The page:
Getting excited for the weekend? Want to win some prizes? Or is it the taking part that counts? Everyone’s motivations are different. Some want to win at any cost, some want an excuse to work on a project idea they’ve had for ages (which has been known to turn into full-time businesses before!) and many do it for fun.
Whatever your motivation, it is possible to ‘win’ at the Rumble. We have prizes and awesome expert judges ready to pore over your entries. So let’s assume you do want to win, how can you improve your chances this weekend?
Hackathons are nothing new and the Rails Rumble itself has been going for years so there’s plenty of wisdom to extract from earlier winners. And in a nine part series called How to Win a Hackathon, Brian Burridge has done just that with his own experiences.
Here are the core areas Brian addresses:
- make sure you really want to take part.
- be clear about your idea.
- be careful, but don’t waste time on, choosing a name.
- consider your team members wisely if you want to be an ‘A-Team’.
- how to communicate and collaborate effectively.
- know what the judges are looking for.
- plan to succeed.
- stay healthy during the 48 hours.
- several miscellaneous bits, including setting up analytics, deploying early, and creating a blog.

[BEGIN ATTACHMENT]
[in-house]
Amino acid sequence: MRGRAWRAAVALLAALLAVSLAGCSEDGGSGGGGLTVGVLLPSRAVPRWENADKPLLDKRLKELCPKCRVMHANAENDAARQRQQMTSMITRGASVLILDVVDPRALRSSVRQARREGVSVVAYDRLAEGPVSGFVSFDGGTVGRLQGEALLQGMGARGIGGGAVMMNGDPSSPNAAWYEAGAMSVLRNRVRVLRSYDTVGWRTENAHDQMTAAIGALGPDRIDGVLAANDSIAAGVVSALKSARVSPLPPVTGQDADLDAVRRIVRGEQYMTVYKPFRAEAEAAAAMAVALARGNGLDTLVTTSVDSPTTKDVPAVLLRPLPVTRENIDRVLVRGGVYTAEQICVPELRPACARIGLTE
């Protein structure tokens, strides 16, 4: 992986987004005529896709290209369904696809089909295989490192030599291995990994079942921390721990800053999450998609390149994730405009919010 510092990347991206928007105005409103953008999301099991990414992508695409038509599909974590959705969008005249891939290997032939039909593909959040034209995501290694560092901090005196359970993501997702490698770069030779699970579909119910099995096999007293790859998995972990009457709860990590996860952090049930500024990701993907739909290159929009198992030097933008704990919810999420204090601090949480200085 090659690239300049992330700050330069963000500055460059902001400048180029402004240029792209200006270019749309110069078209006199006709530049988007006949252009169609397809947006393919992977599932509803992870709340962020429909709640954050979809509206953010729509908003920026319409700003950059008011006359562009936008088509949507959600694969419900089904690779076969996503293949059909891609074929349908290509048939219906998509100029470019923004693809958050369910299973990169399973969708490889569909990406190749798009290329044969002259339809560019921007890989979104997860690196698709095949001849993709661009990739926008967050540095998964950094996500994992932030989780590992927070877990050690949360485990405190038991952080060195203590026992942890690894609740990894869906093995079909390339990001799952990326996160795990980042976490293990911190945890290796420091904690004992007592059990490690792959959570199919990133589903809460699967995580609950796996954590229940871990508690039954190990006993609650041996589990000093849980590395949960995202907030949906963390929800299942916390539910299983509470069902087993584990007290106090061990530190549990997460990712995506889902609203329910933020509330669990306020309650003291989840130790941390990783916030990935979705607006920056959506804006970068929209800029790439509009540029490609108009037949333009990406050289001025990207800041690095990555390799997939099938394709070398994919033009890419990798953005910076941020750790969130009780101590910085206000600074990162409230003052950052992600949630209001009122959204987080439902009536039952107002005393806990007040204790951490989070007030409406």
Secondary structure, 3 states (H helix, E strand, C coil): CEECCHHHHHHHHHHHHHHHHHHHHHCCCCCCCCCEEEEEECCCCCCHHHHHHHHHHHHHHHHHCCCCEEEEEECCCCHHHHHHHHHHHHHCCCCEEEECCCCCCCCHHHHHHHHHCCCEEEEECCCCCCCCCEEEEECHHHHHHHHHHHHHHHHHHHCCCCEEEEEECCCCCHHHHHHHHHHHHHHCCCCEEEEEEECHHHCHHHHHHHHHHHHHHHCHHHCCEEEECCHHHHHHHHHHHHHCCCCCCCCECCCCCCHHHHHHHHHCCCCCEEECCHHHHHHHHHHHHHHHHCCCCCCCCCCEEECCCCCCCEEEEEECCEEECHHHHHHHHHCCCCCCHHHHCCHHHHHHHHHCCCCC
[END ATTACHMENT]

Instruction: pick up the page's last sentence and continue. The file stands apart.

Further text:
Getting the Presentation Right
I’ve taken part in several hackathons, online and in real life, and the biggest thing I’d add is that presentation is everything! I’ve seen potential winners go down in flames because the sign up system didn’t work, the live presentation bombed, or the UI was arcane. And I’ve seen quirky ideas like ASCIIPoint send an audience into spontaneous applause when presented in the right way.
Getting the presentation right online is different to giving a speech in-person. You won’t be able to use your charisma to give a 5 minute demo (unless a screencast is part of the mix) so your app will be speaking for you. Be sure your app’s homepage clearly explains what your app is and why it’s useful with the fewest words necessary or, if possible, launch straight into an interactive experience with no formalities at all. Keep the sign up process simple (this is crucial for judges to get into your app quickly) and focus on building a great experience rather than on arcane features buried away where few judges will reach.
Don’t Forget The E-mails
Last but not least, Adam Howell shares some Rails Rumble tips of his own with the significant suggestion of collecting people’s e-mail addresses. If you ever plan to turn your creation into a fully fledged business one day, having e-mail addresses and the permission to contact them could provide a handy shortcut to success.
Good luck and, most importantly, have fun!